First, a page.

Lyme disease and lupus share a number of symptoms. These include symptoms such as rashes, joint pain, fever, headaches, and fatigue. However, the two conditions are very different. Systemic lupus erythematosus, or lupus, is an autoimmune disease which can affect almost any part of the body. Lyme disease, on the other hand, is a bacterial infection that is contracted from a disease-carrying tick. Both of these conditions have been dubbed “the great imitator” at one point or another because the symptoms closely resemble those of other conditions. The treatment of both conditions is very crucial and differs immensely. So, it is critical to be able to determine whether the symptoms are caused by lupus and Lyme disease.

One of the major similarities between Lyme disease and lupus is joint pain. With careful attention it is not hard to differentiate between the two. In both lupus and Lyme disease, the person affected will have joints that are painful and swollen. According


Lupus (SLE) Markers

Lupus is one of the hardest diseases to diagnose. However, research has shown that there may be some genetic lupus (SLE) markers which will help doctors to better diagnose the disease. According to WebMd.com, researchers at Wake Forest University medical school have identified 40 biomarkers for lupus. These lupus (SLE) markers are microRNAs, or tiny chains of ribonucleic acid (RNA), which are located a cell’s command center.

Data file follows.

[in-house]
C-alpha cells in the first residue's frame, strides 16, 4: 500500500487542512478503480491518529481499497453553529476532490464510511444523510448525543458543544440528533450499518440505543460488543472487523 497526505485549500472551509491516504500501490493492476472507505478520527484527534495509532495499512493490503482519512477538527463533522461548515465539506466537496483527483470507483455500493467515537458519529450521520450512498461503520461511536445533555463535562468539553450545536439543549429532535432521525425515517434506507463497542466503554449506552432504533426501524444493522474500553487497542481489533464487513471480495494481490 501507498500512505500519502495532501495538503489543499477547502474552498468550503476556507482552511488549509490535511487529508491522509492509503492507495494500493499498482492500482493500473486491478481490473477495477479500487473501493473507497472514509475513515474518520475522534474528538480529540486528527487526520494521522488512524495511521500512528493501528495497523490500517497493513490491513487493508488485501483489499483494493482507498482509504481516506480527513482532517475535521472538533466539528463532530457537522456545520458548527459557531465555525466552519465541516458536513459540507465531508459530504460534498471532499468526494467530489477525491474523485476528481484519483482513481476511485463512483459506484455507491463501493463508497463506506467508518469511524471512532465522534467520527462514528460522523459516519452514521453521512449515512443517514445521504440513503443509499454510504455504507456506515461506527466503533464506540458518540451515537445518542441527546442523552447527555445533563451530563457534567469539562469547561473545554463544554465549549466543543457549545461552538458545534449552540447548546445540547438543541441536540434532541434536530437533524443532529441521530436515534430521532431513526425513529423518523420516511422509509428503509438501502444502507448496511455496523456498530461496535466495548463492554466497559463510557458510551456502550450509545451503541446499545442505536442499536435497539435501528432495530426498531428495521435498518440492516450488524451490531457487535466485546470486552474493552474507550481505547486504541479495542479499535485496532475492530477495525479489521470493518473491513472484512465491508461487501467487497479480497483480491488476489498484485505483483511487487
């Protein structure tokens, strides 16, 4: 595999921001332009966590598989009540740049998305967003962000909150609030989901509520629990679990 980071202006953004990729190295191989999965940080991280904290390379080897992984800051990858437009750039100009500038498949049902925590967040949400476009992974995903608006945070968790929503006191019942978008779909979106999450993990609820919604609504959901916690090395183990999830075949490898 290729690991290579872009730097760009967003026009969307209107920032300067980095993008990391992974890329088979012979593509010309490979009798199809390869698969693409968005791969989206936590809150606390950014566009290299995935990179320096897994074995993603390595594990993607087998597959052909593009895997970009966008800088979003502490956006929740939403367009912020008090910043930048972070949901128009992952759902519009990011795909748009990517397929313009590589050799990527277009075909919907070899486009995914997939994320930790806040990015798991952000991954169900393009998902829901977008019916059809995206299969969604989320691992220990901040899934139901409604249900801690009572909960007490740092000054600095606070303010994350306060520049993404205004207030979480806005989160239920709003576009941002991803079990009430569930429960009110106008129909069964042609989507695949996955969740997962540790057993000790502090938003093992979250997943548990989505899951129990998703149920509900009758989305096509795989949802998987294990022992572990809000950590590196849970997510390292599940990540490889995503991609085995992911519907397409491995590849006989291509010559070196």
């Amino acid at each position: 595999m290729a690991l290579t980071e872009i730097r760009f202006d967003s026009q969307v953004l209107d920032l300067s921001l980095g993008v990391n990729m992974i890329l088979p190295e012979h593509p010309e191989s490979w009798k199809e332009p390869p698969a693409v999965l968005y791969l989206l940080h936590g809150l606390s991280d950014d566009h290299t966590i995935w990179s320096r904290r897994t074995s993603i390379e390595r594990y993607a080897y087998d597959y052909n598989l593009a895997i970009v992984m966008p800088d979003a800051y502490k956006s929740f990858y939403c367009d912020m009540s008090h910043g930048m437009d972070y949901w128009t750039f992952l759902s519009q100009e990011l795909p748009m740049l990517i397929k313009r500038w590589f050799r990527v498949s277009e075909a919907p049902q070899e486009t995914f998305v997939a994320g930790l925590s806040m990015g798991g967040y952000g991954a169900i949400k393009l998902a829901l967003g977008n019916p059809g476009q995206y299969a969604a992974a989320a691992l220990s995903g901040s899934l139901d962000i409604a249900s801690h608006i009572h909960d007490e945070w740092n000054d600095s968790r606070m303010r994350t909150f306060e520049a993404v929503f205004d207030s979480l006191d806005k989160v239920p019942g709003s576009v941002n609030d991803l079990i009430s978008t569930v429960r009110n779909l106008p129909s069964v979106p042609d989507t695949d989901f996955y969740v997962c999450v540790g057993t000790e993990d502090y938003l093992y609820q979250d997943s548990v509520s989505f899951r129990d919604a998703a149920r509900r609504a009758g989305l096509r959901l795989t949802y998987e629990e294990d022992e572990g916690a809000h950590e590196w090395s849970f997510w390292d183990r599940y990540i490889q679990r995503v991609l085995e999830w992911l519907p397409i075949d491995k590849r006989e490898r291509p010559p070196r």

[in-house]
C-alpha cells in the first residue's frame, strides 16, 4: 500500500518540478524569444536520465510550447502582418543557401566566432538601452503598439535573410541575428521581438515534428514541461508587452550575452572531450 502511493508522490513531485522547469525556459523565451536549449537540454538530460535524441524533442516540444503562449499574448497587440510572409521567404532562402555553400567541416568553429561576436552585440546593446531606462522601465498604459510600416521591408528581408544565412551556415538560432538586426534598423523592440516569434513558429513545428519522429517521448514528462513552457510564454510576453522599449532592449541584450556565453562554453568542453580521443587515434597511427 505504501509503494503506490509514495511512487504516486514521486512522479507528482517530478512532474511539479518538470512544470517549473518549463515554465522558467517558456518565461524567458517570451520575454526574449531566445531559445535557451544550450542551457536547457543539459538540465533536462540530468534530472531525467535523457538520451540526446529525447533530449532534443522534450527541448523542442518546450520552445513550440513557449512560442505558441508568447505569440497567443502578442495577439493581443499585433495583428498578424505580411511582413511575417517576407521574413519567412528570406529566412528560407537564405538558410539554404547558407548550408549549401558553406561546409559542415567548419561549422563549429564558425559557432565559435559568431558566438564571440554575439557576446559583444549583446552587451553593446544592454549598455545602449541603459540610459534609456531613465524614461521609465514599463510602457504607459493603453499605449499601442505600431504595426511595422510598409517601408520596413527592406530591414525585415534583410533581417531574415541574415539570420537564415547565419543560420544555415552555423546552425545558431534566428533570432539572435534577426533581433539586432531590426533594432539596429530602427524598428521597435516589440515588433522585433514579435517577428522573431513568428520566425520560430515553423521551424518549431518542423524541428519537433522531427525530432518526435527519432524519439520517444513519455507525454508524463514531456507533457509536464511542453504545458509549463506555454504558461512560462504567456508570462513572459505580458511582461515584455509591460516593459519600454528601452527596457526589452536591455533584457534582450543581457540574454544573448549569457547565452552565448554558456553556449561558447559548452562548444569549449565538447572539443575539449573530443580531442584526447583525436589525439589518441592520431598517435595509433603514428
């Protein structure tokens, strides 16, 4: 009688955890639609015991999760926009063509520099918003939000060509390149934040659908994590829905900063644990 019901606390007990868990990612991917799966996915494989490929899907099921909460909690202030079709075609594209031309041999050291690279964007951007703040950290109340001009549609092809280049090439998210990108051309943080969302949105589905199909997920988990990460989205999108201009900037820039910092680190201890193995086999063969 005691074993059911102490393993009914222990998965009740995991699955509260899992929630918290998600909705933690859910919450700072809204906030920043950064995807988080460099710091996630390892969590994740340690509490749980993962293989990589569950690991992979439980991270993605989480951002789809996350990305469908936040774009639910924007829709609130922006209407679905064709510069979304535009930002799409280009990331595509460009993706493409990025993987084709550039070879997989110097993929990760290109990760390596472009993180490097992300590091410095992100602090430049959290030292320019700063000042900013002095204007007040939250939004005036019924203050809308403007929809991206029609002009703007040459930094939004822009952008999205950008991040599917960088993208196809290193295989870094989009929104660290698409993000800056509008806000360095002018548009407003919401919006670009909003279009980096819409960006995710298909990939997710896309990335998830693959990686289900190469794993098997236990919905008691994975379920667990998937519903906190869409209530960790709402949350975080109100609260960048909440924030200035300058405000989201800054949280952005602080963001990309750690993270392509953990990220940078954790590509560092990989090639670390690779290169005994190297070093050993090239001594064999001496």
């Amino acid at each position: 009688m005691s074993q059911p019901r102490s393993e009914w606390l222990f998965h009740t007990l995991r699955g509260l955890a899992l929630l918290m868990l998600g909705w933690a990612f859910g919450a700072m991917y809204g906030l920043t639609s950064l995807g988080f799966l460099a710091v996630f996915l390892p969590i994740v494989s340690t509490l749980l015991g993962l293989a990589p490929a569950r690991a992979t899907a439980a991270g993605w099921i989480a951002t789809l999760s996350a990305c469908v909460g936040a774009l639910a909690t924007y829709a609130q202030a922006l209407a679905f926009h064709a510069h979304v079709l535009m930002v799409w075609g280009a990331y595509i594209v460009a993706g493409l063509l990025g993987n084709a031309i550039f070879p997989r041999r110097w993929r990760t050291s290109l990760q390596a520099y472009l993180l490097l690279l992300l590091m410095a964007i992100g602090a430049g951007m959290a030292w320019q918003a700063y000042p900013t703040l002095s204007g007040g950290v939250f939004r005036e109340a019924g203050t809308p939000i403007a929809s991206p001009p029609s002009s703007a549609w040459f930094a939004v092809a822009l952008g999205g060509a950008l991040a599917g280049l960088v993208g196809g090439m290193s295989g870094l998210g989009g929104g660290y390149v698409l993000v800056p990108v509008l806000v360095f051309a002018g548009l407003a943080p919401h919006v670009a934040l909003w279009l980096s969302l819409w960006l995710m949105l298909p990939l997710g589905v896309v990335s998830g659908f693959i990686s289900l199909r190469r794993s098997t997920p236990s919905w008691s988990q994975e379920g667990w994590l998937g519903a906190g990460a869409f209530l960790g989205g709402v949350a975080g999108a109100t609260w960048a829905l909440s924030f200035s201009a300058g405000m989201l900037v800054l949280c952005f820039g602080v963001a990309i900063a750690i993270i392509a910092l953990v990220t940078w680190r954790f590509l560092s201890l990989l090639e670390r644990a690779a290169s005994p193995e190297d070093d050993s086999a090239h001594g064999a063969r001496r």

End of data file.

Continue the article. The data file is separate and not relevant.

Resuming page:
In the study, researchers compared microRNAs of five lupus patients and seven people without lupus. In the lupus patients there were 40 microRNAs that were present at higher levels than in the patients without lupus. At this point there is not enough known to create a genetic blood test for lupus patients; however, with the continued study of these lupus (SLE) markers these tests may soon be possible.

 

Other Markers for Lupus

 

Other lupus (SLE) markers were discovered by Dr. John Harley and his colleagues at the Oklahoma Sciences Research Center …


Vertigo and Lupus

Sometimes people with lupus will experience vertigo, but often this is not a symptom of the disease. The combination of vertigo and lupus is usually brought about by the medications which are needed to treat the disease. It may also be brought about by complications which occur because of the disease, such as nervous system involvement.

According to the American College of Rheumatology, there are 19 different ways that lupus can affect the nervous system. According to Lupus.org, some of the symptoms that indicate nervous system involvement are:

  • Headaches
  • Confusion